John Paul (explorer)
Johannes Paul was born on February 26, 1902 in the rectory in Lorenzkirch. His father Carl Paul (1857–1927) was an Evangelical Lutheran pastor there ; on September 21, 1911, the father became mission director of the Leipzig Mission and honorary professor for mission history and mission studies in Leipzig .
Johannes Paul attended a humanistic grammar school in Leipzig and passed his Abitur on March 7, 1922 . He then studied philology in Leipzig and Munich, and on August 2, 1927, he passed the state examination for higher teaching qualifications. On November 18, 1927 , he received his doctorate as Dr. phil. with his dissertation : The territorial expansion of British rule in South Africa up to the founding of Rhodesia. A political-geographical study of recent colonial history. The dissertation also served as preparation for his research trip to South Africa.
Research trip to South Africa and Namibia
In the period from December 10, 1927 to May 13, 1930, he undertook a geographic research trip to South Africa and Namibia . In South Africa he toured the Cape Province with Transkei , Natal and Transvaal in the then South African Union . He published the research results in his 1932 essay Population Problems in the South Africa Union.
In Namibia he examined the geography and ethnic composition of the population. From October to December 1928 and from May to June 1929 he placed particular emphasis on research into Ovamboland in north-central Namibia and the Ovambo tribe . He published the results of the research trip to Namibia in 1931 under the title Germans, Boers and Englishmen in South West Africa , then in the lexicon article German South West Africa and in 1933 under the title Economy and Settlement in Southern Amboland . Photographs from the research trip appeared in the last-mentioned book in 1933 and in the book in 1942: Africa waits. A picture book on colonial politics.
He handed over the collection of photos created during this research trip to the Museum of Ethnology in the Museum of Applied Arts, Grassi Museum in Leipzig. His duplicate of this photo collection was destroyed in an air raid on Berlin.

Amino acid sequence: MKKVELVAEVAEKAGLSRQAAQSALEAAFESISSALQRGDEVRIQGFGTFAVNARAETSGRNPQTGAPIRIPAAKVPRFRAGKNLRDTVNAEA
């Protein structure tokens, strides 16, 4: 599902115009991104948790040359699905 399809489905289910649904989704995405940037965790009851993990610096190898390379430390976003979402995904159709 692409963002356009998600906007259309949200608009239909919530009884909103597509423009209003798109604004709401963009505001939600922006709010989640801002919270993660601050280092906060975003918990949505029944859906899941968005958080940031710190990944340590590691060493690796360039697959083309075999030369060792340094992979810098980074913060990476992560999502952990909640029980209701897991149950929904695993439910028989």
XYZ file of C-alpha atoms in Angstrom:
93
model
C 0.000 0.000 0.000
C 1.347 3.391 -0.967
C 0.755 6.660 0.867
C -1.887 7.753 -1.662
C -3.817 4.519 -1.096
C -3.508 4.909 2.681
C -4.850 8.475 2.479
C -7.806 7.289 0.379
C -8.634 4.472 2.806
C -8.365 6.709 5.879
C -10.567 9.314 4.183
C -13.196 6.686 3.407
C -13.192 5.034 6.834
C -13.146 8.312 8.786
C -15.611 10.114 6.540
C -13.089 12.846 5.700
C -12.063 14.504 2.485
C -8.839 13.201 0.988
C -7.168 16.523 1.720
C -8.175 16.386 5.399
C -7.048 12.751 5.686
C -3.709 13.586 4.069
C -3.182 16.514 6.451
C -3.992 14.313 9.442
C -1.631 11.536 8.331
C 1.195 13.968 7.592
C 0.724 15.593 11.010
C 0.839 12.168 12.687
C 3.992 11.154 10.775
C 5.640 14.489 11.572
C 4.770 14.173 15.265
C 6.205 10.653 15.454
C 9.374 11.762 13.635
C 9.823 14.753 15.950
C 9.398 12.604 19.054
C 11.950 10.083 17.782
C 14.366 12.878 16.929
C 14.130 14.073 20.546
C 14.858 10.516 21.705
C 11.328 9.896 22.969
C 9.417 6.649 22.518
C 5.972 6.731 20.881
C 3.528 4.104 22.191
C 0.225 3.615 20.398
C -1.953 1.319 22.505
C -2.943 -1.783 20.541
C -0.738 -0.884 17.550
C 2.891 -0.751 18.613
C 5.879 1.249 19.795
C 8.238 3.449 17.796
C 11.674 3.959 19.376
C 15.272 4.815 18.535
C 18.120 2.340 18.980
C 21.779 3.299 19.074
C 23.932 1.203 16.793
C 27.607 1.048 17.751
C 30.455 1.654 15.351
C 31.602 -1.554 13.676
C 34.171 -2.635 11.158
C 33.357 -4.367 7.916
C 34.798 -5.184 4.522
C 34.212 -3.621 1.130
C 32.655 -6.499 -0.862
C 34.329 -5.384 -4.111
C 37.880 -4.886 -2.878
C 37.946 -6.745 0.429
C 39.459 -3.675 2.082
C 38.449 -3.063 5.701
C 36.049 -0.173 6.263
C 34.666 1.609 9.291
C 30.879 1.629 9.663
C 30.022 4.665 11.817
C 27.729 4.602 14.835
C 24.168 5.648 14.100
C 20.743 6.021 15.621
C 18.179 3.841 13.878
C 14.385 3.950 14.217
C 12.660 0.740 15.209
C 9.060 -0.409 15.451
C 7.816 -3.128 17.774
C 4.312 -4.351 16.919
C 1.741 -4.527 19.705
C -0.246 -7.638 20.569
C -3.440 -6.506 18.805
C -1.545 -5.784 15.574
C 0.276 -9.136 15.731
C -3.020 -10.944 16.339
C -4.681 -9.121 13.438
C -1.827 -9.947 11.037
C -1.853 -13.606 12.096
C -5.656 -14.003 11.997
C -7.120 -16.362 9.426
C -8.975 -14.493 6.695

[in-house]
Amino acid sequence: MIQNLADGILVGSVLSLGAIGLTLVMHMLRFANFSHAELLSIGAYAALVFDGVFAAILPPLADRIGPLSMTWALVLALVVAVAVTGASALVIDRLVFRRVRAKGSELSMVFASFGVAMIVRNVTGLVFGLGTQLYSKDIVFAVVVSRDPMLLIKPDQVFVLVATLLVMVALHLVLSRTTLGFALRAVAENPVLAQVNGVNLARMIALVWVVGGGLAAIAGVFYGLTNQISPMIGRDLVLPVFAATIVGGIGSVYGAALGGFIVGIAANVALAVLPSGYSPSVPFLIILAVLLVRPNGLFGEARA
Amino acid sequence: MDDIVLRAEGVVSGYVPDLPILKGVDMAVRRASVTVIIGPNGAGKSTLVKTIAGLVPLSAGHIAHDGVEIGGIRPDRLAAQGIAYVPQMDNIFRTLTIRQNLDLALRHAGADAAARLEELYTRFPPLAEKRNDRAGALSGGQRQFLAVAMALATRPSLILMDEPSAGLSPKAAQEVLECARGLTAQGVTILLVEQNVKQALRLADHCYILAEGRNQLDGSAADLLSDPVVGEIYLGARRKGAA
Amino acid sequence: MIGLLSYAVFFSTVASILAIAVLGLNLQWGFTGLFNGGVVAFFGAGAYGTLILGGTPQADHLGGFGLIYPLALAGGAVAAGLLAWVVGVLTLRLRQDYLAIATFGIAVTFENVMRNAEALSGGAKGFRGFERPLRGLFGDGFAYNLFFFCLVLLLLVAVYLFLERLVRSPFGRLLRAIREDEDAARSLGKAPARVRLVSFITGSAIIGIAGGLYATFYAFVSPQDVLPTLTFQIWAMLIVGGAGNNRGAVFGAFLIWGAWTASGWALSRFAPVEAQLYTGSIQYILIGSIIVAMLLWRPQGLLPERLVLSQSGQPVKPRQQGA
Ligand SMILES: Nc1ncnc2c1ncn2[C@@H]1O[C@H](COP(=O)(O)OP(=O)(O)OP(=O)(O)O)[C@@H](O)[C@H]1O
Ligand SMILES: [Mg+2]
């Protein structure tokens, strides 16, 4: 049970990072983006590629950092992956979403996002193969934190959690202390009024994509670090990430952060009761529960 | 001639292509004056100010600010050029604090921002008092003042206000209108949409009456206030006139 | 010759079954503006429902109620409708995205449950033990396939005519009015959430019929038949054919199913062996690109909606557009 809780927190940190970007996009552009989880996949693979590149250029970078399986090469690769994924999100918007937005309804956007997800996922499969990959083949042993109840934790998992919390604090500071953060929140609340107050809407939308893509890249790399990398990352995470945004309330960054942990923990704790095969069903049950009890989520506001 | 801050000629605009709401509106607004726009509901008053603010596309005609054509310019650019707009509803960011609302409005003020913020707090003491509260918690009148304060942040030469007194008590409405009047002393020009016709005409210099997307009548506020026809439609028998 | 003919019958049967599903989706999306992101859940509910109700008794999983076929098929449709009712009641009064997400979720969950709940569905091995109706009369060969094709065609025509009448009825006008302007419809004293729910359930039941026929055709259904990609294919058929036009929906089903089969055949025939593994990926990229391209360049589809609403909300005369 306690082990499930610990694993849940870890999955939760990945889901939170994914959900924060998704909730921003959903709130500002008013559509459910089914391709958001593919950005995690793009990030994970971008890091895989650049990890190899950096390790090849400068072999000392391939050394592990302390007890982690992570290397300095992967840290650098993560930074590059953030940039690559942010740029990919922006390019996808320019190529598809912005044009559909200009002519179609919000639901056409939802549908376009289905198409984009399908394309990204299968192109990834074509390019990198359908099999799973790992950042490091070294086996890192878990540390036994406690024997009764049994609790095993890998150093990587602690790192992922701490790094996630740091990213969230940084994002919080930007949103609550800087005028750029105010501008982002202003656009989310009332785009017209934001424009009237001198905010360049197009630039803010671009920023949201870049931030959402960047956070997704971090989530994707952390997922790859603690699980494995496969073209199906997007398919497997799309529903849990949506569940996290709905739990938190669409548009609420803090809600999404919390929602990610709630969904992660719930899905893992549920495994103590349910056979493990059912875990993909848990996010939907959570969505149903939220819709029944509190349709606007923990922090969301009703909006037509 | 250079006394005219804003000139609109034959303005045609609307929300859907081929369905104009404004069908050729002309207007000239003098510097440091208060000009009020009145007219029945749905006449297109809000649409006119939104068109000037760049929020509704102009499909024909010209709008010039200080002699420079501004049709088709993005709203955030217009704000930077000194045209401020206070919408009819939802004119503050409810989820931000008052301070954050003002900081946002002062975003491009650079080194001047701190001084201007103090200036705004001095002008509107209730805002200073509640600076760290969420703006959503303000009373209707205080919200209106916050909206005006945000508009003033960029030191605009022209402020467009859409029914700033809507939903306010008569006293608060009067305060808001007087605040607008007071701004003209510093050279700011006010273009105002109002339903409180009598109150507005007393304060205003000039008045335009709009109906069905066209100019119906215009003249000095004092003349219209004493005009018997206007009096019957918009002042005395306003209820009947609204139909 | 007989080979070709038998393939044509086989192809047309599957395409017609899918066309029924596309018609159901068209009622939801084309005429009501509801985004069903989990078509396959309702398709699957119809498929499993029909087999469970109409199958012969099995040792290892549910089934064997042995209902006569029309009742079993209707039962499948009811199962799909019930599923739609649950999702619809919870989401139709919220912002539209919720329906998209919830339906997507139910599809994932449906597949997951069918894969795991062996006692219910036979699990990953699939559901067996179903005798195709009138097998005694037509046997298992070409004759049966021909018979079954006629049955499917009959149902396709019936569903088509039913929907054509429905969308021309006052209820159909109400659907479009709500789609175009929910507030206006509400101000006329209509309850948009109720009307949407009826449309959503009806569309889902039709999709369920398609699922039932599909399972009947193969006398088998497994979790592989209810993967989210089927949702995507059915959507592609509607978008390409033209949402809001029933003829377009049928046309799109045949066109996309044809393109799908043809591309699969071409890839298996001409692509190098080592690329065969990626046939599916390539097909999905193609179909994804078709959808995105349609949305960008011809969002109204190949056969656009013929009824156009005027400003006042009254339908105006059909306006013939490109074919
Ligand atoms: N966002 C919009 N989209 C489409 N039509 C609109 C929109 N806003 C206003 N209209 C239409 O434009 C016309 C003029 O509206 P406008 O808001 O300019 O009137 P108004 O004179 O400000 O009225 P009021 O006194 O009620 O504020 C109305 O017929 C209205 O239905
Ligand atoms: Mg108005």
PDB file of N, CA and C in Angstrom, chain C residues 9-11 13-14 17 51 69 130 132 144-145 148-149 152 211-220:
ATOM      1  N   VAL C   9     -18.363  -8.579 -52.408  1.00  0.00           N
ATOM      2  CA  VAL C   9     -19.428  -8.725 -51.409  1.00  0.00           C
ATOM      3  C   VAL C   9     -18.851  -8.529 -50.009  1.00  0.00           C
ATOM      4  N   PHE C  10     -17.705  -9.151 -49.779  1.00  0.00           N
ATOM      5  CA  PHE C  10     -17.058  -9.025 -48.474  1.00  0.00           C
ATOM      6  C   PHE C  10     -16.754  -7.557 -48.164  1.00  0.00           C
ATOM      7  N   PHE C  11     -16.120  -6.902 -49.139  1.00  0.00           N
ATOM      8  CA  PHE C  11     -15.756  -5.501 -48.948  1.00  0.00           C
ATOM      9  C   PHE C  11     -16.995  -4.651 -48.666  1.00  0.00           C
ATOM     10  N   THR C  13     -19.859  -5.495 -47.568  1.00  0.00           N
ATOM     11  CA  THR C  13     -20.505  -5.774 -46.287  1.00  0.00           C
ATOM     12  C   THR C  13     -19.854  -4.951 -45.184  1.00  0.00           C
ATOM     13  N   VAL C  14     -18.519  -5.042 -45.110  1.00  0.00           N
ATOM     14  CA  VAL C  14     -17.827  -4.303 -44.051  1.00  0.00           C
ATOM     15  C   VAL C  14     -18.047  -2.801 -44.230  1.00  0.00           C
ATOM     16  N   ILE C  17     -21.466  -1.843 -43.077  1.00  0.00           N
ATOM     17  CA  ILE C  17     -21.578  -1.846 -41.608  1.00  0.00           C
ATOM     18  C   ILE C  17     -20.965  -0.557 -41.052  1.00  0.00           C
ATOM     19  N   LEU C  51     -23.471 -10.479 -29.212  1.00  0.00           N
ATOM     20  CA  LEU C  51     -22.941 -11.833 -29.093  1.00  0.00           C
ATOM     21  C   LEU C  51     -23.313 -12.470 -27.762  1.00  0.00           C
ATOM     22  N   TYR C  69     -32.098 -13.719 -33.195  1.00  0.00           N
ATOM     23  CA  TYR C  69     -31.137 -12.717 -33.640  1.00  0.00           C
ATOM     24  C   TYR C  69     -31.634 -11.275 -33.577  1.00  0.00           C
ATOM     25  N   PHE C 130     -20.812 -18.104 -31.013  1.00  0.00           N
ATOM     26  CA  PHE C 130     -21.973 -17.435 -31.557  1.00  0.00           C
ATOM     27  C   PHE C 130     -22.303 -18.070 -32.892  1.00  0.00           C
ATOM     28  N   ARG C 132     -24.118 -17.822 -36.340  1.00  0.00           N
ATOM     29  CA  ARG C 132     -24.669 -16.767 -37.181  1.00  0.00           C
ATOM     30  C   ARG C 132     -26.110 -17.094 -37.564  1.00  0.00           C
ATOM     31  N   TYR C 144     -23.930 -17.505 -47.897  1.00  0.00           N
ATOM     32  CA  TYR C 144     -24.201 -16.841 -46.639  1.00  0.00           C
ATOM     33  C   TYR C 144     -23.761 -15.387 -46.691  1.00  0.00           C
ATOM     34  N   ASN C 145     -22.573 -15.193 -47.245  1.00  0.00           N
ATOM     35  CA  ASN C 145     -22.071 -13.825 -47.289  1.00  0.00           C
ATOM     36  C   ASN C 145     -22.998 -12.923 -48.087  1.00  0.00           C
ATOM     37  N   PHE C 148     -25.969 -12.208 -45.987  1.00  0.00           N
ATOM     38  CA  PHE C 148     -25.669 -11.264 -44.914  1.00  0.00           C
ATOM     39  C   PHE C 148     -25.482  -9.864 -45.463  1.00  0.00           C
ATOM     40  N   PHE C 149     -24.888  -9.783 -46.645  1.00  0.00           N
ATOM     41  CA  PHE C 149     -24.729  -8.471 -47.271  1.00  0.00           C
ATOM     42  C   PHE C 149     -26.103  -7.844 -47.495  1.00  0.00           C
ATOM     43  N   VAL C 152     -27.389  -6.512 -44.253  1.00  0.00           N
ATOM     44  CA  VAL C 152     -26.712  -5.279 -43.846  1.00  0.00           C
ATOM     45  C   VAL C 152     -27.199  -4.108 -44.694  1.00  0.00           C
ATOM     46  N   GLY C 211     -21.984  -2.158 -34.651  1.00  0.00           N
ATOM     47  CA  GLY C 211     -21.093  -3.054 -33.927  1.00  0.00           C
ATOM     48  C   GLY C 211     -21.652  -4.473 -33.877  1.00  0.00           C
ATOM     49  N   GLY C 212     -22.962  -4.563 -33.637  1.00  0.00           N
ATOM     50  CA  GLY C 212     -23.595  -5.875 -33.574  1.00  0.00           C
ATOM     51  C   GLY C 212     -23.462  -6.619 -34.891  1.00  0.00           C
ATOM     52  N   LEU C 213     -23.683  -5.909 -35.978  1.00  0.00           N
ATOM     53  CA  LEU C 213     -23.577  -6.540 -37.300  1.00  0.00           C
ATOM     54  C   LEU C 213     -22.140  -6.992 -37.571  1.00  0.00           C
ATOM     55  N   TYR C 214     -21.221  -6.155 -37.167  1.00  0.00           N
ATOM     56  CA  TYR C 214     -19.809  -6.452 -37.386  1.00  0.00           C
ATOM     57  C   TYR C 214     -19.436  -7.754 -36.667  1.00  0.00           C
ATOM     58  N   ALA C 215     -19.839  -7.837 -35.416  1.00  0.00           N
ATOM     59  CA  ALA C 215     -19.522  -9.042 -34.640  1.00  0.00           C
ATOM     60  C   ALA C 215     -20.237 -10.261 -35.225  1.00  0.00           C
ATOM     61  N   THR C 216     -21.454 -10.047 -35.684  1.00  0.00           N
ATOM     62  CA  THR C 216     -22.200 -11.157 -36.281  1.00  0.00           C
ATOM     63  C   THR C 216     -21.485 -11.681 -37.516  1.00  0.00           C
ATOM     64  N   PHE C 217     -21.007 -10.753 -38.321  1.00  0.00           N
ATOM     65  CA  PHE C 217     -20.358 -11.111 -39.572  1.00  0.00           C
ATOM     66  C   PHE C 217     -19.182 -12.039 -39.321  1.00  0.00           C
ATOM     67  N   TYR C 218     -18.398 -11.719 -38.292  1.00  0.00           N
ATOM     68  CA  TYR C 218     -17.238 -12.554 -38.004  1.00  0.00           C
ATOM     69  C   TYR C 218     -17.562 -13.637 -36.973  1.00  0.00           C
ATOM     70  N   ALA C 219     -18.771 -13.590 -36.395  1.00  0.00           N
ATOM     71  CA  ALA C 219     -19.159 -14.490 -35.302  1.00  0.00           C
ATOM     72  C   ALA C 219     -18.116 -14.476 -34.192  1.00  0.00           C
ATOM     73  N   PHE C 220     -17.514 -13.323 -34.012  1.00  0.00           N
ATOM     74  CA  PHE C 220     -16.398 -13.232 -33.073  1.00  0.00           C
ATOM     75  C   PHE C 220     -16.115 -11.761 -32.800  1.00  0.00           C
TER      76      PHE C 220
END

As a prospective teacher, he was also interested in the German schools abroad in Wynberg near Cape Town and in Swakopmund on the research trip . He taught at the German School Abroad in Swakopmund from March 4 to August 11, 1928. The experience he gained was useful for his later position in the Foreign Office.
Head of House
After his return to Germany, he worked from July 1, 1930 in the Saxon school service. At Easter 1931 he became a study assessor . After that he was tutor for a landowner in Lampertswalde in Saxony. Urged by the landlord's family, he joined the NSDAP , the SA and the National Socialist Teachers' Association (NSLB) on May 1, 1933 .
Work in the Foreign Office
Since Johannes Paul had worked at the German school abroad in Swakopmund , he applied to the Foreign Office for a vacant teaching position at a German school abroad. The Foreign Office decided to use him in the Foreign Service . Since then he has lived in Berlin. In 1943 the house in which he lived was destroyed in an air raid. With that he not only lost his household, but also the records and image documents of his research trip.
He started on April 4, 1934 in the Foreign Office as a research assistant. On 21 October 1936 he was appointed Secretary of Legation and then without further increased salaries on 17 November 1943 Legationsrat and on May 22, 1944 Legation transported. He worked in the culture department and from May 5, 1936 in the cultural policy department. He was initially employed in Ref. 6 (German Schools Abroad) and later in Ref. Gen II (General Questions of Foreign Information). Business trips took him to England, Italy, Hungary, Croatia and Spain to visit German schools abroad and the responsible German embassy or consulate. After the Röhm putsch , he resigned from the SA at the end of 1934 with the tacit approval of his superiors.
His personal goal was to keep German schools abroad free from the political influences of National Socialism . Because of this, he kept getting into trouble with the NSDAP's foreign organization . Until the summer of 1944 he was only used in the internal service of the Foreign Office. From June 8, 1944, he worked as a clerk for school issues in the German embassy in Madrid . Because of disputes with the representatives of the NSDAP there, he was transferred back to Germany in February 1945. A document signed by Adolf Hitler on February 23, 1945 put him on hold . His later efforts to be re-employed in the Foreign Office of the Federal Republic of Germany were in vain, apparently because he had not worked in the Foreign Office in accordance with the system during his service in the Third Reich and had not followed the instructions of the NSDAP.
Kurt Döhner, former director of the German School in Rome, wrote in 1948: From my own experience I can now say: Dr. For many years Paul has bravely resisted within the scope of the possibilities given by his position and thus contributed to the fact that the German school system abroad can look back on a faultless activity today.